No detail is too small. Write it all down. One seemingly minor detail might lead to a big idea or help you come up with an arc or theme for the speech.
As you continue to talk to people about him or her, keep your list growing. Note down how others reflect on your loved one’s life. Do people smile or even giggle at certain memories? Are they focusing on specific ways the person made a difference to them? Pay attention to what you are learning during this time and how much they were loved by the people in their life.
This part of the process will likely bring up many emotions for you—many good ones, but possibly some challenging ones as well. Try not to throw up walls and resist new or unfamiliar perspectives on your loved one; if you let them in, they will provide a richer understanding of the person.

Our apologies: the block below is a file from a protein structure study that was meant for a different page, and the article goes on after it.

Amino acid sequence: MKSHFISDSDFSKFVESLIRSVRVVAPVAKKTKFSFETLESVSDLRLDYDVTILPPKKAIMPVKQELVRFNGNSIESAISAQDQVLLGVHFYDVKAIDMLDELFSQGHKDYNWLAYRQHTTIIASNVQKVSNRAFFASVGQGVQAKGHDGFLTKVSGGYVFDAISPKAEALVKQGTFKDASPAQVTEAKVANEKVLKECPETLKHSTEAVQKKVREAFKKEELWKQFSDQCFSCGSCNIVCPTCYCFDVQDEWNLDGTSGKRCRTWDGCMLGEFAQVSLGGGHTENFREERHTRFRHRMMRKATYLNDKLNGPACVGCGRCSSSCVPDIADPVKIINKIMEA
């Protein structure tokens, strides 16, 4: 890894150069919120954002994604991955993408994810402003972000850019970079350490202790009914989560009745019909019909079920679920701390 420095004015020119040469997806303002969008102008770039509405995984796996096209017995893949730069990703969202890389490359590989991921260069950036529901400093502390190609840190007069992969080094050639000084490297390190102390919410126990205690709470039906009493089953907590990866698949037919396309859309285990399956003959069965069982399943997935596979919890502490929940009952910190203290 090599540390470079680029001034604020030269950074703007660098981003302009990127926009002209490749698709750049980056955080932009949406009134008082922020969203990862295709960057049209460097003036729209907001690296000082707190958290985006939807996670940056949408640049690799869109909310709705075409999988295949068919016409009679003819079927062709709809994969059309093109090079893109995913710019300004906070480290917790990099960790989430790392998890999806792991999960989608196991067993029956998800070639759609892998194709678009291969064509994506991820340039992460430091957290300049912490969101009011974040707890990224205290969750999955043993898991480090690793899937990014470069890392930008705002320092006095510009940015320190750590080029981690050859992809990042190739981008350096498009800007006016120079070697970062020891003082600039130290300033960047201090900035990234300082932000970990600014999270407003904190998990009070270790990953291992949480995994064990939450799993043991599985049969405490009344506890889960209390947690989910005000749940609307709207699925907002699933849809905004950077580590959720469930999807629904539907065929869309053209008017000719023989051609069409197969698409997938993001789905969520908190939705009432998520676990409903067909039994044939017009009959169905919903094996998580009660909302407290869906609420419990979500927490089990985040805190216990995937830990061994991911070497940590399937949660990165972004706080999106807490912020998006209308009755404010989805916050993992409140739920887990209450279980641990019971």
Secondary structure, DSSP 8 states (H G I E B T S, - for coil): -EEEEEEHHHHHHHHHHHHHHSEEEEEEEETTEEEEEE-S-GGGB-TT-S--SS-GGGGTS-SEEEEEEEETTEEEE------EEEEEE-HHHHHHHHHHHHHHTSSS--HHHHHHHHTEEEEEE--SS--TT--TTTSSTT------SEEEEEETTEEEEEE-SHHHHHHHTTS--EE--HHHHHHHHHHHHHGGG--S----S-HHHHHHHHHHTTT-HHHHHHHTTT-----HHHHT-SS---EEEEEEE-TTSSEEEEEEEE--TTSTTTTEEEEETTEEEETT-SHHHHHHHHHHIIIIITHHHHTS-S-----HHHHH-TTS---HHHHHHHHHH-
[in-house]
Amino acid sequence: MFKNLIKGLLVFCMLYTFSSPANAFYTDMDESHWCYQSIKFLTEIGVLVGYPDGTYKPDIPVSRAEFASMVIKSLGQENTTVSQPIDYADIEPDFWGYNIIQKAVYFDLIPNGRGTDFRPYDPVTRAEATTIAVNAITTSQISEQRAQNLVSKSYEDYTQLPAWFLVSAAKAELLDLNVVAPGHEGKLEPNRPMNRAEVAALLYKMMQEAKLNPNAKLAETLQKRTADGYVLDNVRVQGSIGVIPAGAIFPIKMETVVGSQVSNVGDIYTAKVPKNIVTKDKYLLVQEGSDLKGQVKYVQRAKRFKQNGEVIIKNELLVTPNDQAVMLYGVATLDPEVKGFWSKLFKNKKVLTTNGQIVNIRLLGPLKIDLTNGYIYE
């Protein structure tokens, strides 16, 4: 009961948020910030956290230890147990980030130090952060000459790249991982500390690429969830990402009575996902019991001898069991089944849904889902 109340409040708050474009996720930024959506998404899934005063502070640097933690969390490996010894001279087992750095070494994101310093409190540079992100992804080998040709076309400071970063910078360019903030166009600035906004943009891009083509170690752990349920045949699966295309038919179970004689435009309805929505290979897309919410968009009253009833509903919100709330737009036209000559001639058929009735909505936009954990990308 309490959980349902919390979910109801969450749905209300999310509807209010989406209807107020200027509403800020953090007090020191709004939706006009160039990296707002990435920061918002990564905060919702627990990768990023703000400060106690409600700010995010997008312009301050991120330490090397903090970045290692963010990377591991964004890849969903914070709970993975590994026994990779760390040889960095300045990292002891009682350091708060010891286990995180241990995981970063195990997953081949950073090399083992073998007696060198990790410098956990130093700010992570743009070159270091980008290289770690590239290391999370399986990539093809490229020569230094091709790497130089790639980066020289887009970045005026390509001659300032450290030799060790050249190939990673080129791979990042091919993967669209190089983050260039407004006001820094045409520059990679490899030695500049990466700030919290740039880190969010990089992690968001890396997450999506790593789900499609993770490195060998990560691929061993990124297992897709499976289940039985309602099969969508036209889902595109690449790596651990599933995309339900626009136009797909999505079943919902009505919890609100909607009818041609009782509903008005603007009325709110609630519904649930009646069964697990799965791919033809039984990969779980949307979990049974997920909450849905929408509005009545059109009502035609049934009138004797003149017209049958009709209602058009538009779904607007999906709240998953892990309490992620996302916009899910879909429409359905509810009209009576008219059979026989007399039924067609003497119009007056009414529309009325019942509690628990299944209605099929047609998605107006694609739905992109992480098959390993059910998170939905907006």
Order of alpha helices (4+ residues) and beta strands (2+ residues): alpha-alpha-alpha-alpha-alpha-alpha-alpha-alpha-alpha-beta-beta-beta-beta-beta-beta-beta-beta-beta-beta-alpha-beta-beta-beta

As you go over your list of memories, look for stories that paint a complex picture. People are not perfect, and we all know that, so a eulogy that’s full of loving platitudes and the expected ways we talk about those who have passed will often feel empty and fall flat.
To give a fitting tribute and help those who are grieving along with you, it is much better to weave in humorous stories and concrete ways the person left an imprint on the lives of friends and family. Include moments that illustrate their personality, like experiences with their favorite people, places, music, food, movies, hobbies. As you start to assemble these, you’ll probably notice a theme start to develop.